All of this was evident to anyone with eyes to see and ears to hear. It was evident in the list of invitees to his rally. It was evident in their speeches and, in some cases, their mere presence. It was evident in Beck's words and evident in the spirit of the entire morning and afternoon. The joy, hope, and fellowship among the attendees brought to mind Dr. King's words from 1963: "Let us not seek to satisfy our thirst for freedom by drinking from the cup of bitterness and hatred."

What Beck has learned in his massive and intense self-education project is that the vision of the founders and the vision of King are teetering on the precipice. This restoration, this awakening, has been slowly gaining momentum for a long time -- those of us paying attention know that this groundswell has been growing for a great deal more than a decade, regardless of the political affiliation of congressional majorities or occupants of the White House.

All Glenn Beck did Saturday was use his power of amplification to demonstrate that "with firm reliance on divine providence," those citizens who still believe in the ideals of the founders and the dream of the civil rights movement are preparing to wrest control from those who would turn these principles on their heads. Perhaps what Glenn Beck did was distribute microphones to those of us who are preparing to send a clear message in November and beyond. Let freedom ring.

Matthew May welcomes comments at matthewtmay@yahoo.com.
Depending on where you get your news, I was one of about 87,000 -- or a number approaching 350,000 -- on the National Mall this past Saturday at Glenn Beck's "Restoring Honor" event.

Despite the scoffing and screaming of the knights of the keyboard and czars of the cable nets that Beck is a hateful, lying racist and the throngs on the National Mall were bigoted, gullible dupes, Beck's gathering was a peaceful, orderly love-in -- love of country, love of our heritage, love of fellow patriots no matter their origin.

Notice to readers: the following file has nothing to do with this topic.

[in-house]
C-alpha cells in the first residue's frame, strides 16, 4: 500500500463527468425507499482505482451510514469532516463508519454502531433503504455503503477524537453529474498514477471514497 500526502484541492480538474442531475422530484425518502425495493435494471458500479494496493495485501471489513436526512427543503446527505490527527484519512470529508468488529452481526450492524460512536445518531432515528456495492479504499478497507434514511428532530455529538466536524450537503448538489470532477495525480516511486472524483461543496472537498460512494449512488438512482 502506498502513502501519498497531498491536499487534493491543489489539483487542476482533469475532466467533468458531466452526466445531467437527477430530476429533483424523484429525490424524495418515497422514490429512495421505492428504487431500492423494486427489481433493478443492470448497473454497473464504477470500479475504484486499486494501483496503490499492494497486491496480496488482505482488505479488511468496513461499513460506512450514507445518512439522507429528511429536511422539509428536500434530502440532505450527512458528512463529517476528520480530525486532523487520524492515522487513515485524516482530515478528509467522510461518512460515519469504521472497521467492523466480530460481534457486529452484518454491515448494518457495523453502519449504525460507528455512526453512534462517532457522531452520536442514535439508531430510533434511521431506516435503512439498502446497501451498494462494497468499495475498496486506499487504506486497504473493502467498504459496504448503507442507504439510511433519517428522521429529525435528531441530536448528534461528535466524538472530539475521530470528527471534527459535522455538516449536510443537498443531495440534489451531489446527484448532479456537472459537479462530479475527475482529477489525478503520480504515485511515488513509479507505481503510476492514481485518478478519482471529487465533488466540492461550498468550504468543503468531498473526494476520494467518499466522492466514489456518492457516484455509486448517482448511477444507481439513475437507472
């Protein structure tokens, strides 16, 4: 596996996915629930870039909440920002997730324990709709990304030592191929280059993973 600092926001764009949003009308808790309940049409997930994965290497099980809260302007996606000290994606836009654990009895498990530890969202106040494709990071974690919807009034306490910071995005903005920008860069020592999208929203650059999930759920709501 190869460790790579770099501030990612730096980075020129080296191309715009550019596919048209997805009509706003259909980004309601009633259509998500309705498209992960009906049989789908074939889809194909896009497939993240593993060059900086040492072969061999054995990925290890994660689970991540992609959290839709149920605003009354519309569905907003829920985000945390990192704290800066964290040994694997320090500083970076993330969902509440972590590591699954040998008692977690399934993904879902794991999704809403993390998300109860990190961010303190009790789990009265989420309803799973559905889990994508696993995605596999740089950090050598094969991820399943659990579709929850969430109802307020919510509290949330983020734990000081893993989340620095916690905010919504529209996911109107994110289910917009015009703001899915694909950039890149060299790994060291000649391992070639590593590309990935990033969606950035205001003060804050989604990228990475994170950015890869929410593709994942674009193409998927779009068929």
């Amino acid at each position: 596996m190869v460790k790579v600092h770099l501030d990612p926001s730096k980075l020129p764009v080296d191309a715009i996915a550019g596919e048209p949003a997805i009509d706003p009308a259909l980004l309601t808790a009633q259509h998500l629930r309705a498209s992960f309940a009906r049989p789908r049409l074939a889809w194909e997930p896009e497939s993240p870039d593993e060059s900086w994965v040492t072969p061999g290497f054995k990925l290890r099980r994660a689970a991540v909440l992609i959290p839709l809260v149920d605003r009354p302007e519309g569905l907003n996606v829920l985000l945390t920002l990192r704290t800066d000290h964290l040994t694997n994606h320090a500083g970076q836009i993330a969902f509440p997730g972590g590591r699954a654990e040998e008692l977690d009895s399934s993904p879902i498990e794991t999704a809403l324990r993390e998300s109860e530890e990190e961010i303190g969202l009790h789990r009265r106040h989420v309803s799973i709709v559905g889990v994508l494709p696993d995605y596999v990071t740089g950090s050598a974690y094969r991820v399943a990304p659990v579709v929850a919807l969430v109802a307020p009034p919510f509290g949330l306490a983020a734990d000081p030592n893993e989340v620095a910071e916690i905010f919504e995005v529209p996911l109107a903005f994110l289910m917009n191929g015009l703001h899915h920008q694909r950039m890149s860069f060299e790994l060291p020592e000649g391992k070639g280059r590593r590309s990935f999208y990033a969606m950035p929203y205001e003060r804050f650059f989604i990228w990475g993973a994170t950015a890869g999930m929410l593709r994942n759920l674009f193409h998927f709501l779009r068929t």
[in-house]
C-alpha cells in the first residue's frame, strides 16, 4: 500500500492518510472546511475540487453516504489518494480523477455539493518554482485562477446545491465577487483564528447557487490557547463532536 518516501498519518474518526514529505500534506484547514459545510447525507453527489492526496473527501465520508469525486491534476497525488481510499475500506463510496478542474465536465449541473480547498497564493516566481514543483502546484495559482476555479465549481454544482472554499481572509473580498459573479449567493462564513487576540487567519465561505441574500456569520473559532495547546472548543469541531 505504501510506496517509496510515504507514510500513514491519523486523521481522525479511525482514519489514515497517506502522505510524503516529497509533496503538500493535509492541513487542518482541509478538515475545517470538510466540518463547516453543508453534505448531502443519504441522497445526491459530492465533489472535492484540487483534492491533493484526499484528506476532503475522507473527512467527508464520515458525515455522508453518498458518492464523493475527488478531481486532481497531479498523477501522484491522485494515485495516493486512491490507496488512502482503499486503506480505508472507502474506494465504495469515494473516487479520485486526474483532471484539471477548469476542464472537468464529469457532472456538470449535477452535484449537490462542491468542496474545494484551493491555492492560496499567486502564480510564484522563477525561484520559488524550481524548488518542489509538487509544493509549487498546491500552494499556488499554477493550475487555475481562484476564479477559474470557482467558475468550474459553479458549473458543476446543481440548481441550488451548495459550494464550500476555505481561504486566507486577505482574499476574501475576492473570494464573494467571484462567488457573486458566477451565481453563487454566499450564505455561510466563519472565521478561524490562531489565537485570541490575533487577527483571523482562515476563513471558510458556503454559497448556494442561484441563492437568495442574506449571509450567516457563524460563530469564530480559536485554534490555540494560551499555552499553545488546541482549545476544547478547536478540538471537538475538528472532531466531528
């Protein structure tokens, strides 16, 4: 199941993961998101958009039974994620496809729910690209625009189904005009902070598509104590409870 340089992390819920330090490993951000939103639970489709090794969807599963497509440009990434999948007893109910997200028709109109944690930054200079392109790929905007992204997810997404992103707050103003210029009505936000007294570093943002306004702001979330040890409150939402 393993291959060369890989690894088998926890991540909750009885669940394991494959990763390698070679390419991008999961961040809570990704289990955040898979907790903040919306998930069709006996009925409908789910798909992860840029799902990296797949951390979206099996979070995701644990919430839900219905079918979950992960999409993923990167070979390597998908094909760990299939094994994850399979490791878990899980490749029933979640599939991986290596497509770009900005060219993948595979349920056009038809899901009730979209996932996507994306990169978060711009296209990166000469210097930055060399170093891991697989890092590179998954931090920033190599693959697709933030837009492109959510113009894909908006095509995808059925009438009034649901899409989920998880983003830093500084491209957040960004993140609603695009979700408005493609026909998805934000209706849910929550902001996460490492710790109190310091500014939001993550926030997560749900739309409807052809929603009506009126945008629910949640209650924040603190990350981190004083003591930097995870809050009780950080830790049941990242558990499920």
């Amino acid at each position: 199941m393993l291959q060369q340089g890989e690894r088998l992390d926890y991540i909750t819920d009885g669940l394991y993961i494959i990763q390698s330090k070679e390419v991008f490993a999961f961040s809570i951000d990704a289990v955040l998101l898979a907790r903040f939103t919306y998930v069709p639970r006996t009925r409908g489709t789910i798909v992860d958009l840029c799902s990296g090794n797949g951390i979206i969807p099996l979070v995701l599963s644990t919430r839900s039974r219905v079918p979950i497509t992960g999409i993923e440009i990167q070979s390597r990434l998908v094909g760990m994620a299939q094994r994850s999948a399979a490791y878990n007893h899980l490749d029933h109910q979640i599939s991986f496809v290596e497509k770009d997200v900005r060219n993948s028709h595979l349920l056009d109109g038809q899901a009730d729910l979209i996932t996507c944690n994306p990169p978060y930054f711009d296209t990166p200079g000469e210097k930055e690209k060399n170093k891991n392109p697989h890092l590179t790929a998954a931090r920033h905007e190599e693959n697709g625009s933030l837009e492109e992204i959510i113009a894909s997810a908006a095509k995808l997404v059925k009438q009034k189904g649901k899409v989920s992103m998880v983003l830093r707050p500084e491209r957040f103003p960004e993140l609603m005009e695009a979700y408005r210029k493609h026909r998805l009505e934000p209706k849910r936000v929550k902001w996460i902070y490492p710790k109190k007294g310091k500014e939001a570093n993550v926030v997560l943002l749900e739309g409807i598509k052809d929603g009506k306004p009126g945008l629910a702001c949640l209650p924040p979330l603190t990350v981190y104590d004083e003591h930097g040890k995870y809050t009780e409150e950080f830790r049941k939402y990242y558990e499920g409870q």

Think what you will of Glenn Beck -- the descriptions are legion: He is a goof. He cries a lot. Sometimes he says some truly head-scratching stuff. He is America's history professor or the next P.T. Barnum. But there are some self-evident truths about Glenn Beck.

The man has a deep love of the United States. He has committed himself to deep and thoughtful study of the actual documents, letters, and papers of the men who founded this nation. He is on a quest to know the answers to his questions about our founders, such as "What did they mean?" "What did they want for us?" "To whom are we the people truly beholden?"

For that, he is light-years ahead of most, if not all, of our elected representatives in all the councils of government, and certainly most of the citizenry. He has a deep reverence for the military and the many sacrifices they have made -- not just recently, but throughout the history of this republic. Beck has come to intensely know just what they are protecting. By the way, Beck and the crowd instantly raised $5 million for his Special Forces Warrior Foundation on Saturday.